Most Active Stories
- Is Kern County The Next Frontier For Aerospace Innovation?
- California Air Regulators Eye Methane Emissions From Oil, Ag
- Central Valley Anti-Union Farm Workers Protest In Sacramento
- Mary Nichols, California's Environmental "Rock Star" on Valley Edition
- Restorative Justice Earns Passing Grade in Le Grand
Valley Public Radio Staff
Tue April 22, 2014
Farmer Suicides Cast Shadow Over U.S. Agriculture
America’s farmers are dying. But it’s not just because they’re aging. In 1978 the average age of the American farmer was 50, today it’s around 58. But there’s another even more troubling issue facing those who grow our food - farmers taking their own lives.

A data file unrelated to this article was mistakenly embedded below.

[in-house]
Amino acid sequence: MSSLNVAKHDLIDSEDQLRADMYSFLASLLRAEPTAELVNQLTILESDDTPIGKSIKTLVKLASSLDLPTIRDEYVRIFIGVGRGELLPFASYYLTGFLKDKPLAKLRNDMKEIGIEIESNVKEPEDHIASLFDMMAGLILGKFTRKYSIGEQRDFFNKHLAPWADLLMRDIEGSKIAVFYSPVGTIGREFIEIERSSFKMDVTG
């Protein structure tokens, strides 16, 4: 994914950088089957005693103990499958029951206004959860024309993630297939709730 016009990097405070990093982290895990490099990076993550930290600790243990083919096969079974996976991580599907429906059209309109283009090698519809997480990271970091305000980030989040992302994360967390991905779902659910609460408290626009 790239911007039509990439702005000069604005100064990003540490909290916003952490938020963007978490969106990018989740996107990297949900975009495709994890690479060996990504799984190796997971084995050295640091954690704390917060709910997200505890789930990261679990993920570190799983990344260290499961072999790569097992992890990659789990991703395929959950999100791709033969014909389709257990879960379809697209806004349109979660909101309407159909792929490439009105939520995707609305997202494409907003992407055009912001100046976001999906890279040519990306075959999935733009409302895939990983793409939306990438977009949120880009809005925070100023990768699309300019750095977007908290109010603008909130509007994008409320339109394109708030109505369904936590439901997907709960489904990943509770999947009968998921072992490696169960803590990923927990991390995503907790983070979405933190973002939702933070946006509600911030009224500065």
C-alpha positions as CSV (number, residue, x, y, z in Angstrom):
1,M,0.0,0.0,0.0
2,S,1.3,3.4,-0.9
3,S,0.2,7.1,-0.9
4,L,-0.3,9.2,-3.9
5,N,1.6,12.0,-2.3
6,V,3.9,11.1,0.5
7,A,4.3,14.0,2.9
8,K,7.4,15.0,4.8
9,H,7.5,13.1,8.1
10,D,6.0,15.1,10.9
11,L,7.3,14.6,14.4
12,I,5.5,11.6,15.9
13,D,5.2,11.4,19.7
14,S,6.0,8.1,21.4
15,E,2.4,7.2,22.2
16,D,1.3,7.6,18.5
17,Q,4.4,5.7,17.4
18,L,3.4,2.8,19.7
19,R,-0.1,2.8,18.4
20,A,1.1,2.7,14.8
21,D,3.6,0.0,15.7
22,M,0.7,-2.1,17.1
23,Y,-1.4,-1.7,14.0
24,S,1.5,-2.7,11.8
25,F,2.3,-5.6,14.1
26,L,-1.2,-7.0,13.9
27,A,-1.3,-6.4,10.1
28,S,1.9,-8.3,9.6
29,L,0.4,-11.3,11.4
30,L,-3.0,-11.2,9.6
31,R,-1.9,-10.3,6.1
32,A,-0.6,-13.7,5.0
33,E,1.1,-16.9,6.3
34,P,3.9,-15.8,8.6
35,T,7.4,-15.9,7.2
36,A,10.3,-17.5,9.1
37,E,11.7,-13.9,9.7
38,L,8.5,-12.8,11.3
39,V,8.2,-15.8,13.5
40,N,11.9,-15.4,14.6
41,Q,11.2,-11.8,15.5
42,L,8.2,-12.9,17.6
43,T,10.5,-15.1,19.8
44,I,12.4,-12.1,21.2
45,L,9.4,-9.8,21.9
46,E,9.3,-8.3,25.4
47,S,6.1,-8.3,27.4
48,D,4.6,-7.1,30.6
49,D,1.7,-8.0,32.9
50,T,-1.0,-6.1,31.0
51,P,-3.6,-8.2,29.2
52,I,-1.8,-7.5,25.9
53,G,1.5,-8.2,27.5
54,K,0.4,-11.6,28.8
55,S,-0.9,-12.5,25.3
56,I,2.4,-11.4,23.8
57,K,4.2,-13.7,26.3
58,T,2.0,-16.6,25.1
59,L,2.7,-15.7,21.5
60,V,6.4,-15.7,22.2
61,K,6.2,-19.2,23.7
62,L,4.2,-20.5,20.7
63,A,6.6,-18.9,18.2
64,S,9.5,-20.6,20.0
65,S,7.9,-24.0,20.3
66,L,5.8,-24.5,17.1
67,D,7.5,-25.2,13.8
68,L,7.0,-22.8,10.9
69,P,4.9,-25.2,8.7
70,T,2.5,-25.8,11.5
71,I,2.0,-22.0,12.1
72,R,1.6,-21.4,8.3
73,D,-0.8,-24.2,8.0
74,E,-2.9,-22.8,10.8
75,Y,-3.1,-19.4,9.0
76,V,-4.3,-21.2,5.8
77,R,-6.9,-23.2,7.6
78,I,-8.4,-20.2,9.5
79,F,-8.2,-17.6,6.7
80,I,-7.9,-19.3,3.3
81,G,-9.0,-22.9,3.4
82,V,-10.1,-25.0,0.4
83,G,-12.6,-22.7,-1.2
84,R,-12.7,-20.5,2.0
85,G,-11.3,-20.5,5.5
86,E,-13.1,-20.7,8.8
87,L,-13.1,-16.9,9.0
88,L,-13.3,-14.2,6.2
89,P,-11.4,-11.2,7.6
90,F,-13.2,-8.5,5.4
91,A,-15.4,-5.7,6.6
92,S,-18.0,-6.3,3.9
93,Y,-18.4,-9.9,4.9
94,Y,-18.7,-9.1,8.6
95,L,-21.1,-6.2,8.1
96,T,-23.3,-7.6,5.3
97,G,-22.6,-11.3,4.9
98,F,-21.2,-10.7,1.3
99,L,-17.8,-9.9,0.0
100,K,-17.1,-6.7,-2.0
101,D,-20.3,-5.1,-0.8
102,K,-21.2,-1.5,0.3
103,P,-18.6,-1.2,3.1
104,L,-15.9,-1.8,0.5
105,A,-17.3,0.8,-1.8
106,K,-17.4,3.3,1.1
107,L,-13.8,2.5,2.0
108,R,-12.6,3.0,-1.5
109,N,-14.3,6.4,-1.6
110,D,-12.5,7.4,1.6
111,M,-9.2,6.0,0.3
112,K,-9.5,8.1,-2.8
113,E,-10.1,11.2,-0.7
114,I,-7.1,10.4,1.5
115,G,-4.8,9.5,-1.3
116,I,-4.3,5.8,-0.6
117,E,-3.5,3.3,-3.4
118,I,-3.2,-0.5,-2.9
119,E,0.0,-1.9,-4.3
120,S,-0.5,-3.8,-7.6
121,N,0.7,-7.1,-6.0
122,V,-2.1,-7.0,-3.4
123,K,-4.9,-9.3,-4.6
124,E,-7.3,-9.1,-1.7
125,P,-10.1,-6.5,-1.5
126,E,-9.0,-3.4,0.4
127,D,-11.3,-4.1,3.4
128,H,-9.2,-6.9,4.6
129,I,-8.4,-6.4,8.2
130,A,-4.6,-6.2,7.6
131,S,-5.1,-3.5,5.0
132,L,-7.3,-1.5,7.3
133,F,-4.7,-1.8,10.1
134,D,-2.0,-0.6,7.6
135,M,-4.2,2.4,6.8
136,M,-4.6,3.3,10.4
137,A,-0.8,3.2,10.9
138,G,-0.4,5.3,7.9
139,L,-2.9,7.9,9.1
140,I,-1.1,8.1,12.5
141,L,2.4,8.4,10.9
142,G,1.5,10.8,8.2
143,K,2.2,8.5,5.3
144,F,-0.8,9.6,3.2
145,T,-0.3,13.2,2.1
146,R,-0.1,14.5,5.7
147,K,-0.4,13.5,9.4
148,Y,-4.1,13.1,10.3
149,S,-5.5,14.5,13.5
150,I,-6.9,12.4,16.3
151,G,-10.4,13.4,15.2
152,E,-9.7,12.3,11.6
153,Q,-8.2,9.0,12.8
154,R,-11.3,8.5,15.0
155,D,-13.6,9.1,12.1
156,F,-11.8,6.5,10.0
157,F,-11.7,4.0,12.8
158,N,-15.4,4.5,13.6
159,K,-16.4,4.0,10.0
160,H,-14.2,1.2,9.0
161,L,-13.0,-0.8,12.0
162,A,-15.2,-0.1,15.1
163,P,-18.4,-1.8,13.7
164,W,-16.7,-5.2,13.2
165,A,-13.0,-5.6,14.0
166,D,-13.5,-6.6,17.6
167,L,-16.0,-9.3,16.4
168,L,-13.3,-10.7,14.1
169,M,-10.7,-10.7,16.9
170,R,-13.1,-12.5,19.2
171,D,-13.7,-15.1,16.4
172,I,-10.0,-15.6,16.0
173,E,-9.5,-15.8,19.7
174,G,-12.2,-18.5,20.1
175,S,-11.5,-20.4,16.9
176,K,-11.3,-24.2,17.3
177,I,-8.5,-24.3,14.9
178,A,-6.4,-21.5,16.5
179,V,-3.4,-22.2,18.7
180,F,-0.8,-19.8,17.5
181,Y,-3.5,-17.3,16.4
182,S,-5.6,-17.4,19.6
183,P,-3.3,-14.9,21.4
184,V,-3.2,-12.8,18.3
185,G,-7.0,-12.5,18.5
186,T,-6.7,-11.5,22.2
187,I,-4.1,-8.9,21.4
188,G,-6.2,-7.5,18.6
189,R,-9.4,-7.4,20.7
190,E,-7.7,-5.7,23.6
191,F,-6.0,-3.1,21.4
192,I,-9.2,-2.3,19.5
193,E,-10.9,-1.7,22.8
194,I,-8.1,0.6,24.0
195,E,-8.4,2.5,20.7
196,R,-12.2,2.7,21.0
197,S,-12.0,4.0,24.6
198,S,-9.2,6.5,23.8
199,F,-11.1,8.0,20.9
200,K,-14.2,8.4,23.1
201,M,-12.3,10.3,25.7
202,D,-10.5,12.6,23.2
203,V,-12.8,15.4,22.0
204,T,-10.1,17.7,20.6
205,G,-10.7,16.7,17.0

According to a new cover story in Newsweek, American male farmers have a suicide rate that is just under twice that of the general population. The issue also extends to other countries, from France to India. So why are farmers taking their own lives? And what is being done to address this problem and get help to those who need it? We spoke with Max Kutner, the author of Death on the Farm to learn more about his reporting and the issue of mental health in America's agricultural communities.
Around the Nation